A Healthy Lifestyle Helps Reduce the Risk of Insanity
WHO – According to new guidelines published by the World Health Organization (WHO), it is possible to reduce the risk of developing Insanity by practicing regular physical activity, not smoking, avoiding harmful use of alcohol, controlling weight, favoring a healthy diet and striving to maintain good blood pressure as well as low cholesterol and blood sugar levels.
WHO Director-General Dr said: “Over the next 30 years, the number of people with Insanity is expected to triple. We need to do everything in our power to reduce the risk of developing Insanity. The scientific data gathered for the development of these guidelines confirms what we have suspected for some time that what is good for our heart is also good for our brain. ”
The guidelines provide health care providers with a knowledge base to advise patients on best practices to protect against cognitive decline and Insanity. They will also be a valuable tool for governments, policy makers and planning authorities to guide them in formulating policies and designing programs to promote healthy lifestyles.
Reducing risk factors for Insanity is one of the areas of action included in the WHO Global Public Health Action Plan for Insanity 2017-2025. Other areas of action include the strengthening of information systems relating to Insanity, the diagnosis, treatment and management of Insanity, support for careers of people with Insanity finally research. And innovation.
The Global Insanity Observatory, established by WHO and launched in December 2017, is a compilation of information on country activities and resources related to this disease, such as national plans, initiatives to improve the way Insanity is perceived, awareness campaigns and care facilities. Data from 21 countries including Bangladesh, Chile, France, Japan, Jordan and Togo has already been integrated into this platform and, to date, 80 countries have pledged to provide data.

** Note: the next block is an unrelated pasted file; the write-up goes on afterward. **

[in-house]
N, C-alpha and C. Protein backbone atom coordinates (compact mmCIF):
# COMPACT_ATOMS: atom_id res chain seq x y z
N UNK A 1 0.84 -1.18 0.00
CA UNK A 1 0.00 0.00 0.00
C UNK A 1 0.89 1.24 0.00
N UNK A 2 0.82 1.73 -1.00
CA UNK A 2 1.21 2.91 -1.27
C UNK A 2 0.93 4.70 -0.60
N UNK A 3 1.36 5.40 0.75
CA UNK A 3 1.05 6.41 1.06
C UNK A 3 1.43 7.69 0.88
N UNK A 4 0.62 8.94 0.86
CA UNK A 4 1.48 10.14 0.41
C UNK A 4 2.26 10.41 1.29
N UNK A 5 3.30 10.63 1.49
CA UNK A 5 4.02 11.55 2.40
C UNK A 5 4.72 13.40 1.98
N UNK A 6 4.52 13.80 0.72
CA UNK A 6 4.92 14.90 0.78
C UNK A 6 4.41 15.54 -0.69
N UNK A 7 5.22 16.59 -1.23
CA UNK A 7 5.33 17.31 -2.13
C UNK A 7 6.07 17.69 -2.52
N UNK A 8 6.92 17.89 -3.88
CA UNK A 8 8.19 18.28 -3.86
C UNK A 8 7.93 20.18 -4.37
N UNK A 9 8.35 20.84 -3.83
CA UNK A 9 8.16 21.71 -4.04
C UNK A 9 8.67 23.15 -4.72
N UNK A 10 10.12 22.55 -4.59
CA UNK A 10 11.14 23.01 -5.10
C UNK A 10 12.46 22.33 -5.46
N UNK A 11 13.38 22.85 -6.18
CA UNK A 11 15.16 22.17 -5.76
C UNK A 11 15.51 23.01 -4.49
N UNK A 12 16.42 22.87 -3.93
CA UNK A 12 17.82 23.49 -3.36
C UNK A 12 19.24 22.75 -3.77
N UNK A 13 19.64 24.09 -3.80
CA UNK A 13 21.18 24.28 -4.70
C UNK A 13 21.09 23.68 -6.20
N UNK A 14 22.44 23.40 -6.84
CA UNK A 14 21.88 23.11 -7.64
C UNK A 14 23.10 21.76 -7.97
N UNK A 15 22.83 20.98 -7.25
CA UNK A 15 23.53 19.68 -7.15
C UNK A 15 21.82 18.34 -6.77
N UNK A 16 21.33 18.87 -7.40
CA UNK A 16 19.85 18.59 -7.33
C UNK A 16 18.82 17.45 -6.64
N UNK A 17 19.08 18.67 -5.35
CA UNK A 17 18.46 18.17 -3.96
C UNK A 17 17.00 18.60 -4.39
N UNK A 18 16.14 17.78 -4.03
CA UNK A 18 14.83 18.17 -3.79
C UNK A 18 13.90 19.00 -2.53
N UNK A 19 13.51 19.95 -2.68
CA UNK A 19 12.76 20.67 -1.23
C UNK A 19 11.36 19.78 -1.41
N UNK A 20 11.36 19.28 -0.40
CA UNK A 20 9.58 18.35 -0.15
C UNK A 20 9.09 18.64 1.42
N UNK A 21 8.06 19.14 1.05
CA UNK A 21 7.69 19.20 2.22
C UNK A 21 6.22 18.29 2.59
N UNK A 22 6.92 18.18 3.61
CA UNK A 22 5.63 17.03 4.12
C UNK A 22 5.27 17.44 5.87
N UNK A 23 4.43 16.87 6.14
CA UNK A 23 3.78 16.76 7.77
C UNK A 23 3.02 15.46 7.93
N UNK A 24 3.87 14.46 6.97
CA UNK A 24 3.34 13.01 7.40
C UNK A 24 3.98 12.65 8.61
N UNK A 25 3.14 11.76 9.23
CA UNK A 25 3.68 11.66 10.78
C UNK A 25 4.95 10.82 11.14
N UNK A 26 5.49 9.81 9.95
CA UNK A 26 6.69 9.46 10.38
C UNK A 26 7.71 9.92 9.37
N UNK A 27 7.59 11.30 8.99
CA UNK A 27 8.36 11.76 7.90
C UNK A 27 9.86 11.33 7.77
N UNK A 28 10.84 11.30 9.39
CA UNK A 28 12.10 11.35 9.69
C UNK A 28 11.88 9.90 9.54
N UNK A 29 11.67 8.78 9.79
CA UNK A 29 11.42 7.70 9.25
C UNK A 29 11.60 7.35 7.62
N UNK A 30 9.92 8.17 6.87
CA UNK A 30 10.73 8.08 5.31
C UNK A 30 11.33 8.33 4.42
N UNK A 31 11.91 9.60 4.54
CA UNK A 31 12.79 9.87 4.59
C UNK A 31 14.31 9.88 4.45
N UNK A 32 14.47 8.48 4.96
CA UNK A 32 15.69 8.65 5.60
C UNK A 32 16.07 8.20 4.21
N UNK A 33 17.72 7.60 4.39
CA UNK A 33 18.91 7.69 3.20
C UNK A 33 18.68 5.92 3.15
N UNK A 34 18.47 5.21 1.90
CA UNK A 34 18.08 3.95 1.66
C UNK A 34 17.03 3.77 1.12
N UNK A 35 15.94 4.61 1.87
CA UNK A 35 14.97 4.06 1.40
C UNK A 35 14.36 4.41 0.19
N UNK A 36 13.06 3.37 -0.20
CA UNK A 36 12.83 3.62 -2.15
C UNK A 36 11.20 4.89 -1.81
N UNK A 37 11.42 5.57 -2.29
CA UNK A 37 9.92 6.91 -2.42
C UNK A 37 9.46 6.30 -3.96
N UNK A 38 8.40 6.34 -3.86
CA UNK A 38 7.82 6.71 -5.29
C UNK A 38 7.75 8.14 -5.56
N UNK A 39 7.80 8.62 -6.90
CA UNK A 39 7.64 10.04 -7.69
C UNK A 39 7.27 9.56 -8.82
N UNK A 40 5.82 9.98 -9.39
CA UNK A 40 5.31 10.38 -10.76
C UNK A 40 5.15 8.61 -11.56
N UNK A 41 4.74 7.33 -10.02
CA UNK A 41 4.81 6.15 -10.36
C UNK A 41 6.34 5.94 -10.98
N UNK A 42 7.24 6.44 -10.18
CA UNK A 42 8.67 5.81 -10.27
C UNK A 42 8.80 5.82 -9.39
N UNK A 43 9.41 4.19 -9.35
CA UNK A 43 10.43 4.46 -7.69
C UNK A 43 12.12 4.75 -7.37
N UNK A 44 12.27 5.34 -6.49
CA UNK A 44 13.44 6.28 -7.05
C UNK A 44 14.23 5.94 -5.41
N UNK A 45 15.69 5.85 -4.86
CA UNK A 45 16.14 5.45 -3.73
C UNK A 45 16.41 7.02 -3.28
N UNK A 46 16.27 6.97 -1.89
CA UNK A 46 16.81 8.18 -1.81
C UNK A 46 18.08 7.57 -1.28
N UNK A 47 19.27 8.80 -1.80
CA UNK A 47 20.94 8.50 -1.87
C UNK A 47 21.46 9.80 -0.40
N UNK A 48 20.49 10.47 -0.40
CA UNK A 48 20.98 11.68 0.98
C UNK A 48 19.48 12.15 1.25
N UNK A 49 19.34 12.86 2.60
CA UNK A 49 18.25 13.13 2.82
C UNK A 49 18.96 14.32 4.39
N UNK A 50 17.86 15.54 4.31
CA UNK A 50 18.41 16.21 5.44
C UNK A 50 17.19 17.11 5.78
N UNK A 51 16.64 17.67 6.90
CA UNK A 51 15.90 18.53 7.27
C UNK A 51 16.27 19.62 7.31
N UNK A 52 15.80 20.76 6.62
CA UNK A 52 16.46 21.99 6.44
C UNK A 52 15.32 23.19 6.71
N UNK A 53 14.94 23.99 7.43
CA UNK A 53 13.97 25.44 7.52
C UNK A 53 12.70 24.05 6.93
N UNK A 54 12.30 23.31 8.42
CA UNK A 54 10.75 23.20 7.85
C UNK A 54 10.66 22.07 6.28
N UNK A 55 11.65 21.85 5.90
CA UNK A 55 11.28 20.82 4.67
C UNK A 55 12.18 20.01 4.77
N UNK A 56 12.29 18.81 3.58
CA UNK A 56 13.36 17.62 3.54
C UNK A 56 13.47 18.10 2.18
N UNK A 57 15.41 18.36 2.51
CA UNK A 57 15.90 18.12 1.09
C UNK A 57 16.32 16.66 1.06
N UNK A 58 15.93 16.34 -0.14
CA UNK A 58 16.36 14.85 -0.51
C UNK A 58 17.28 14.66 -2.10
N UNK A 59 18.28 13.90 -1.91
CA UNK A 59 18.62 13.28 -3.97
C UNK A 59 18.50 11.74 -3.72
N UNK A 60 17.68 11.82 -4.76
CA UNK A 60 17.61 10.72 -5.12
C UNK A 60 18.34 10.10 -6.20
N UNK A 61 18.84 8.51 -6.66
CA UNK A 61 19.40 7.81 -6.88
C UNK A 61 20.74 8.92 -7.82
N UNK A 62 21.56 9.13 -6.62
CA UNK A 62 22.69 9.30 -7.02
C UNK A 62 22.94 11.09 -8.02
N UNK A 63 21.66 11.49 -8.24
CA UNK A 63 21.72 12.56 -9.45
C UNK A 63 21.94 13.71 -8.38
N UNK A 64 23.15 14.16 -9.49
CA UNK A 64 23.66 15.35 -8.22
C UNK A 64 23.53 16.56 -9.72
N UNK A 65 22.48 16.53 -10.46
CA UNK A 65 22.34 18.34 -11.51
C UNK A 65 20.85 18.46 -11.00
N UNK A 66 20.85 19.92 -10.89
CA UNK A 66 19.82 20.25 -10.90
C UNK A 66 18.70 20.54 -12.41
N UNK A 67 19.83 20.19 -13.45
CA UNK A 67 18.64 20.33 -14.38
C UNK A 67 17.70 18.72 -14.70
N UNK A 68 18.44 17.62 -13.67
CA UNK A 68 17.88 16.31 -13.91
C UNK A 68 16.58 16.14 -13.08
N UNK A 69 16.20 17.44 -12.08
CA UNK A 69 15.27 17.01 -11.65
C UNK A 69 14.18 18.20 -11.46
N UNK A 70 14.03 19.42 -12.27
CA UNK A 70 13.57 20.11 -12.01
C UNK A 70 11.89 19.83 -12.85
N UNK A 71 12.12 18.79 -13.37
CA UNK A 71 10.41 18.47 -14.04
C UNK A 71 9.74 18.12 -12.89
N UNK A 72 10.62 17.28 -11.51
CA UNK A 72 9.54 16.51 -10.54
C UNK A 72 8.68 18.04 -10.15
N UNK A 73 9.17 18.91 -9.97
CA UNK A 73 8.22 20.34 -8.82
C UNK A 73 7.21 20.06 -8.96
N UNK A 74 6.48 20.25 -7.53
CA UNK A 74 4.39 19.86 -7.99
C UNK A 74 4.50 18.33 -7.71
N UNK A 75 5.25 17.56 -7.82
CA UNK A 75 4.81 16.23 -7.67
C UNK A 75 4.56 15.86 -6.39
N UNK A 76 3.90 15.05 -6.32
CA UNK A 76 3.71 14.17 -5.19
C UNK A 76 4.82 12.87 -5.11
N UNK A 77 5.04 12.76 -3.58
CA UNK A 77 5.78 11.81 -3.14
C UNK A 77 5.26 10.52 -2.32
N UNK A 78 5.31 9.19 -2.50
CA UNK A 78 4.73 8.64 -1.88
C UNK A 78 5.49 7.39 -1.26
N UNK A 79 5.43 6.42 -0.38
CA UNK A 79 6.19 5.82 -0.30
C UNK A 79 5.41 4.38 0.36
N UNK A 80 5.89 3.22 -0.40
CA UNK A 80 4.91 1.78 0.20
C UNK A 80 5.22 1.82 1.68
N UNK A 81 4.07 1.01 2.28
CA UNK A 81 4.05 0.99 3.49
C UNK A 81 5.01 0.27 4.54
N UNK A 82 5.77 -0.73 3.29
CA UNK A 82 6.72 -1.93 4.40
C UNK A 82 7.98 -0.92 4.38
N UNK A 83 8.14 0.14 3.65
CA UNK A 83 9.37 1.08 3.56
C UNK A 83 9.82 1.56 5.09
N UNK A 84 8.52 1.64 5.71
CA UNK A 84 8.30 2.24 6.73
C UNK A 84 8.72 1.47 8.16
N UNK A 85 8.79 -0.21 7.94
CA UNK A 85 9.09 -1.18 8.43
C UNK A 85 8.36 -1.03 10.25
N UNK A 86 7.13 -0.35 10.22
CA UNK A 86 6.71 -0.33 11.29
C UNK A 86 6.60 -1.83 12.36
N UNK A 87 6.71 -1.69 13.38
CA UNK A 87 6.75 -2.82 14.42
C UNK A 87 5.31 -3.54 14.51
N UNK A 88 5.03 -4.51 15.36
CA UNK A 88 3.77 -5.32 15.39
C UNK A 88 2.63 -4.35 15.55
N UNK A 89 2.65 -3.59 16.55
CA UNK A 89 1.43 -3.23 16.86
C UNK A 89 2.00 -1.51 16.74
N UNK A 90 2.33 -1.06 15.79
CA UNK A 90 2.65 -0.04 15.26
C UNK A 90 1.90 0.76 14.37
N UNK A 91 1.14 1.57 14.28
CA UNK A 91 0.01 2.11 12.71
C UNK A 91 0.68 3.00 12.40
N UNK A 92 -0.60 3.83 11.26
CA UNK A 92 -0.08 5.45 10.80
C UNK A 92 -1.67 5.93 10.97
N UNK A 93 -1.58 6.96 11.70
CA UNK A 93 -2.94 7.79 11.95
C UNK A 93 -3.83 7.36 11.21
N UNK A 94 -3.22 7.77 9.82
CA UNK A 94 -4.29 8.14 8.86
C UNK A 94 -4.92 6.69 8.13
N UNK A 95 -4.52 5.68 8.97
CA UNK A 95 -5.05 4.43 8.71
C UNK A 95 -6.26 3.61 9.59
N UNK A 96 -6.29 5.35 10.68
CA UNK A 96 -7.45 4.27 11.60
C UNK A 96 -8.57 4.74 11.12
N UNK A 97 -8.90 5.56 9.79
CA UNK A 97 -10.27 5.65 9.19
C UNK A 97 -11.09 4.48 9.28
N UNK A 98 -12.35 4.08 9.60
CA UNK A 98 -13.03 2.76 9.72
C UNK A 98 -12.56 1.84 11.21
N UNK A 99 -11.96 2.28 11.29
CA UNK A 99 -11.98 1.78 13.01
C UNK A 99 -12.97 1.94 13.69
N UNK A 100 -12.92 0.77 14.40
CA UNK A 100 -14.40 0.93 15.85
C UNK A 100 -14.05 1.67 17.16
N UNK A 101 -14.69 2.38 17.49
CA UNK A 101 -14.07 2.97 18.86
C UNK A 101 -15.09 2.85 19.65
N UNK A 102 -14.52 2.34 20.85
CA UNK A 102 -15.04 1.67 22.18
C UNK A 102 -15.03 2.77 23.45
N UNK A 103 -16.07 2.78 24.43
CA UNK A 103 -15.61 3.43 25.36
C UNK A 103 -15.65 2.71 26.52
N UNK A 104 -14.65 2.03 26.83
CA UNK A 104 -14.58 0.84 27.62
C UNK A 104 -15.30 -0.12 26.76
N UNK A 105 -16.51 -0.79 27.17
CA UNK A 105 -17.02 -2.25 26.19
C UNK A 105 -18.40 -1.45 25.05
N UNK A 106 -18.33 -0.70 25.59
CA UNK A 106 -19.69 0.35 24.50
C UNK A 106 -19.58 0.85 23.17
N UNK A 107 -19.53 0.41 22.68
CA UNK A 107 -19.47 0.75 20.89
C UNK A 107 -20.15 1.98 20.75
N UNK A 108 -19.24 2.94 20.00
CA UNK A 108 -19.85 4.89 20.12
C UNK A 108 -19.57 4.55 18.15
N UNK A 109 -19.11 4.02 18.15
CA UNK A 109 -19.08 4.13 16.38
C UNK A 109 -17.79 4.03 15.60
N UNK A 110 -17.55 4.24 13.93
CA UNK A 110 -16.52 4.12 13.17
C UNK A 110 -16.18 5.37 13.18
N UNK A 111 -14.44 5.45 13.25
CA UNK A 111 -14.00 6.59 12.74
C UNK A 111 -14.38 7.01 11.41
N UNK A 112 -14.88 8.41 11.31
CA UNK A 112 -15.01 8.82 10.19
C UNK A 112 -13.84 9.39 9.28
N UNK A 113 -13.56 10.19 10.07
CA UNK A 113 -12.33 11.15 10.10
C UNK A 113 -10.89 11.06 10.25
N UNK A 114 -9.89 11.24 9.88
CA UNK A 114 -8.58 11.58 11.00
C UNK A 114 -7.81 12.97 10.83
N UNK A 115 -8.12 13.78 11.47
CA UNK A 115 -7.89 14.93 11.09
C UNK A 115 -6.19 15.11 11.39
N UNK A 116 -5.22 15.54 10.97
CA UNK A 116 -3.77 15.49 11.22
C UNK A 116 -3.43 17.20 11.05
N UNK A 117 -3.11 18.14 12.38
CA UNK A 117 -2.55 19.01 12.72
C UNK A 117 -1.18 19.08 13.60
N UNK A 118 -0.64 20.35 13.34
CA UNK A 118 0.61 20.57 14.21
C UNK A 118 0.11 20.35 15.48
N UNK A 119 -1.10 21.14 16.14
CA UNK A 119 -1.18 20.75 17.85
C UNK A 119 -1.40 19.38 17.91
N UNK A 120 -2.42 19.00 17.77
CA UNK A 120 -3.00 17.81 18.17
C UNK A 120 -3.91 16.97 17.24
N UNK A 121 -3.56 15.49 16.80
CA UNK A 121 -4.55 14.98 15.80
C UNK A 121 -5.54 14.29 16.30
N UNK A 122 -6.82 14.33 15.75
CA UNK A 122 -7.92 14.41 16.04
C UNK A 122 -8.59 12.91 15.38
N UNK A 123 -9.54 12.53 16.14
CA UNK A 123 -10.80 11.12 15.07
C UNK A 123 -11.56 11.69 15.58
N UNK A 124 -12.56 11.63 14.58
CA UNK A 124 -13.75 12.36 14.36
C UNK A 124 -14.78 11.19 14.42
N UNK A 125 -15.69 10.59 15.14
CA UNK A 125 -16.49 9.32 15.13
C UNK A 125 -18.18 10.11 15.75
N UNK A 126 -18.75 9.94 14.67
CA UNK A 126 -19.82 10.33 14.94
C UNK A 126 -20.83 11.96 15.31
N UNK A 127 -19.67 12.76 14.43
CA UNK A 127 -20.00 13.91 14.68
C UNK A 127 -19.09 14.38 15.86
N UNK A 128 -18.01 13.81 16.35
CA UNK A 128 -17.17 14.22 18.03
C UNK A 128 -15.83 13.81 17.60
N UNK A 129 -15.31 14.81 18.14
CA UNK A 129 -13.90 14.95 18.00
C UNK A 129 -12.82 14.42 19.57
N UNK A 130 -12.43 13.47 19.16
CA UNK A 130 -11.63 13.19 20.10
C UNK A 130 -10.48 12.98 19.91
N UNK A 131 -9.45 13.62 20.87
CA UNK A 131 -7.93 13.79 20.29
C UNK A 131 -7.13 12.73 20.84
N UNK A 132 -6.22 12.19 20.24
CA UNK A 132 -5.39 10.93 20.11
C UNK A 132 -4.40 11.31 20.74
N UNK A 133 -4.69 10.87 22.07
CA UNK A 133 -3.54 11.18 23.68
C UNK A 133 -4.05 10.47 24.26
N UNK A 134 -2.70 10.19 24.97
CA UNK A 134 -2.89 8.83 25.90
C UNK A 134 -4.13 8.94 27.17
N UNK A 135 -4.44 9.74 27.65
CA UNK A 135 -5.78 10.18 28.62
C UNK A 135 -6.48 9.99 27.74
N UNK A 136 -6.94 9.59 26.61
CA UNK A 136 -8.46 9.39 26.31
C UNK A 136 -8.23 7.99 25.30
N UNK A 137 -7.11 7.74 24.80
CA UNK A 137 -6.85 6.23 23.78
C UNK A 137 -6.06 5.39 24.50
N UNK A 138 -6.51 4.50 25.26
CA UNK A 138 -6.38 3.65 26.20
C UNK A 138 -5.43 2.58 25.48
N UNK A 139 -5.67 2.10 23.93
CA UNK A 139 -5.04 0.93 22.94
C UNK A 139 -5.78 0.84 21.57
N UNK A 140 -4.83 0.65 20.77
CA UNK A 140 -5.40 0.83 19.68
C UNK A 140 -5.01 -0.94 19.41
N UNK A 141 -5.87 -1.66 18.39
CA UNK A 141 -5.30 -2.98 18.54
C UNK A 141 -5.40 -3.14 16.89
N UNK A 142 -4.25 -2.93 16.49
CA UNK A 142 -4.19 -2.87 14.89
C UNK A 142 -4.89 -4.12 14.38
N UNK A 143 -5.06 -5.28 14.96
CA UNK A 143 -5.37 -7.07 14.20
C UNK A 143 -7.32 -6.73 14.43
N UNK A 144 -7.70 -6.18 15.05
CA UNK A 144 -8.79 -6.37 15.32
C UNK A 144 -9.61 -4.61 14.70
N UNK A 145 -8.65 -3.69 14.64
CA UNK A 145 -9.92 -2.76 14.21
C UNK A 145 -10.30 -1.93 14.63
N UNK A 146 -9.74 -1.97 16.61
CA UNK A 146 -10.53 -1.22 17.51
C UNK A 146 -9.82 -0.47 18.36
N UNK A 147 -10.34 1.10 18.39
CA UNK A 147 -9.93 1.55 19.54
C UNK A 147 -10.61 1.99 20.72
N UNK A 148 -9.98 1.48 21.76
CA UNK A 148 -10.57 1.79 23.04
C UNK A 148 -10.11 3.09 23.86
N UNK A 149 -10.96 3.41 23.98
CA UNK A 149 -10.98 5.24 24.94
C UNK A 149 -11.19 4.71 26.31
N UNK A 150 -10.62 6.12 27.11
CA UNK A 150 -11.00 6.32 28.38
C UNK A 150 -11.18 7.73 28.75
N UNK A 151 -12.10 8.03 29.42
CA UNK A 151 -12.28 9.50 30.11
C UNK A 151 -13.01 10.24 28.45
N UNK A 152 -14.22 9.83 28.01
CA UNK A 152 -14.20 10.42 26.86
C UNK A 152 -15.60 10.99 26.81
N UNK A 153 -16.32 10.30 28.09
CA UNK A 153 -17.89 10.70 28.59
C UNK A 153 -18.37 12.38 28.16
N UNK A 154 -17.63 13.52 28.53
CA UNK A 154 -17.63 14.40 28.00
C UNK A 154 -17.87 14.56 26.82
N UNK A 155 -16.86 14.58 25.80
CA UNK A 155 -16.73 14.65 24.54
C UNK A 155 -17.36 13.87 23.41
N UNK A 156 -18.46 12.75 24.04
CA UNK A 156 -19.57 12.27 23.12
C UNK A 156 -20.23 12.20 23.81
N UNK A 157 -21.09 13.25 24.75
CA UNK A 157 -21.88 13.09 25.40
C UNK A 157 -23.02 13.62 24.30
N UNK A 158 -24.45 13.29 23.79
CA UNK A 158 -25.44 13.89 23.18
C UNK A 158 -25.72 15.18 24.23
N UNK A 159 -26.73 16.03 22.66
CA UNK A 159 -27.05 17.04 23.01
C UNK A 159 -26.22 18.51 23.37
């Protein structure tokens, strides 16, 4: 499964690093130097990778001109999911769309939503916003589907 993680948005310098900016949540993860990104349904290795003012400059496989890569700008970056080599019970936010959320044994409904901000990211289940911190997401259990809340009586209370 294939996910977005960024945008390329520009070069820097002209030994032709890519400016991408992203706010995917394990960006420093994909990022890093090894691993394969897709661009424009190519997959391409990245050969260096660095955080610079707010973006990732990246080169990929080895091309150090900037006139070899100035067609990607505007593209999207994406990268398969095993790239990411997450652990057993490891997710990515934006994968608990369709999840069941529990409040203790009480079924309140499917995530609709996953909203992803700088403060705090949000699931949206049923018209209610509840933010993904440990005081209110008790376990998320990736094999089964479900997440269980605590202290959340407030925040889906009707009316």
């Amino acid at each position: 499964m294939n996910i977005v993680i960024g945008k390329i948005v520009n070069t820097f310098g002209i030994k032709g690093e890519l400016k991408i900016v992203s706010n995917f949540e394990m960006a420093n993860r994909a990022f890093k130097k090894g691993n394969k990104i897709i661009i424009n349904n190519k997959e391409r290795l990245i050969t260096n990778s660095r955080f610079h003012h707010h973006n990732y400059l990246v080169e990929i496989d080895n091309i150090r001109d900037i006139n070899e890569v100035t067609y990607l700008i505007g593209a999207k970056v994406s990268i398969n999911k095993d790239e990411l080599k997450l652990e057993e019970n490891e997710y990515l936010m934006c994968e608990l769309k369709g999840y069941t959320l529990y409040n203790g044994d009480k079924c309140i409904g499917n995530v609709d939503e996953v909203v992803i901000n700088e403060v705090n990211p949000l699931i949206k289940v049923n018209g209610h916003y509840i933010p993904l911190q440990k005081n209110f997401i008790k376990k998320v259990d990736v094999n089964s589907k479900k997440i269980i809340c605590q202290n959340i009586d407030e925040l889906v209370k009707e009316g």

Among the main recommendations that WHO is making to countries to support them in their efforts to manage the growing public health challenge of Insanity are the development of national Insanity policies and plans. In 2018, WHO provided support to countries such as Bosnia and Herzegovina, Croatia, Qatar, Slovenia and Sri Lanka to help them fight Insanity through comprehensive and multispectral public health response.
For Dr. Dévora Kestel, Director of the WHO Department of Mental Health and Substance Abuse, supporting caregivers of people with Insanity is an essential component of any national Insanity plan. “Caregivers of people with Insanity are very often family members who have to make significant adjustments to their family and professional life in order to be able to care for their loved ones. That’s why WHO created iSupport. It is an online training program that provides caregivers of people with Insanity with advice on overall management of care, how to cope with changes in behavior and how to care of their own health.
Insanity A Rapidly Growing Public Health Problem
Insanity is a disease characterized by deterioration in cognitive function that is greater than that which might occur in normal aging. This deterioration affects memory, reasoning, orientation, comprehension, the ability to calculate, the ability to learn, language and judgment. Insanity is caused by a collection of diseases and injuries that affect the brain, such as Alzheimer’s disease or stroke.
Insanity is a rapidly growing public health problem affecting approximately 50 million people around the world. There are approximate 10 million new cases each year. Insanity is one of the leading causes of disability and addiction in older people. In addition, the disease places a heavy economic burden on societies as a whole and it is estimated that by 2030 the cost of caring for people with Insanity will reach US $ 2 trillion per year.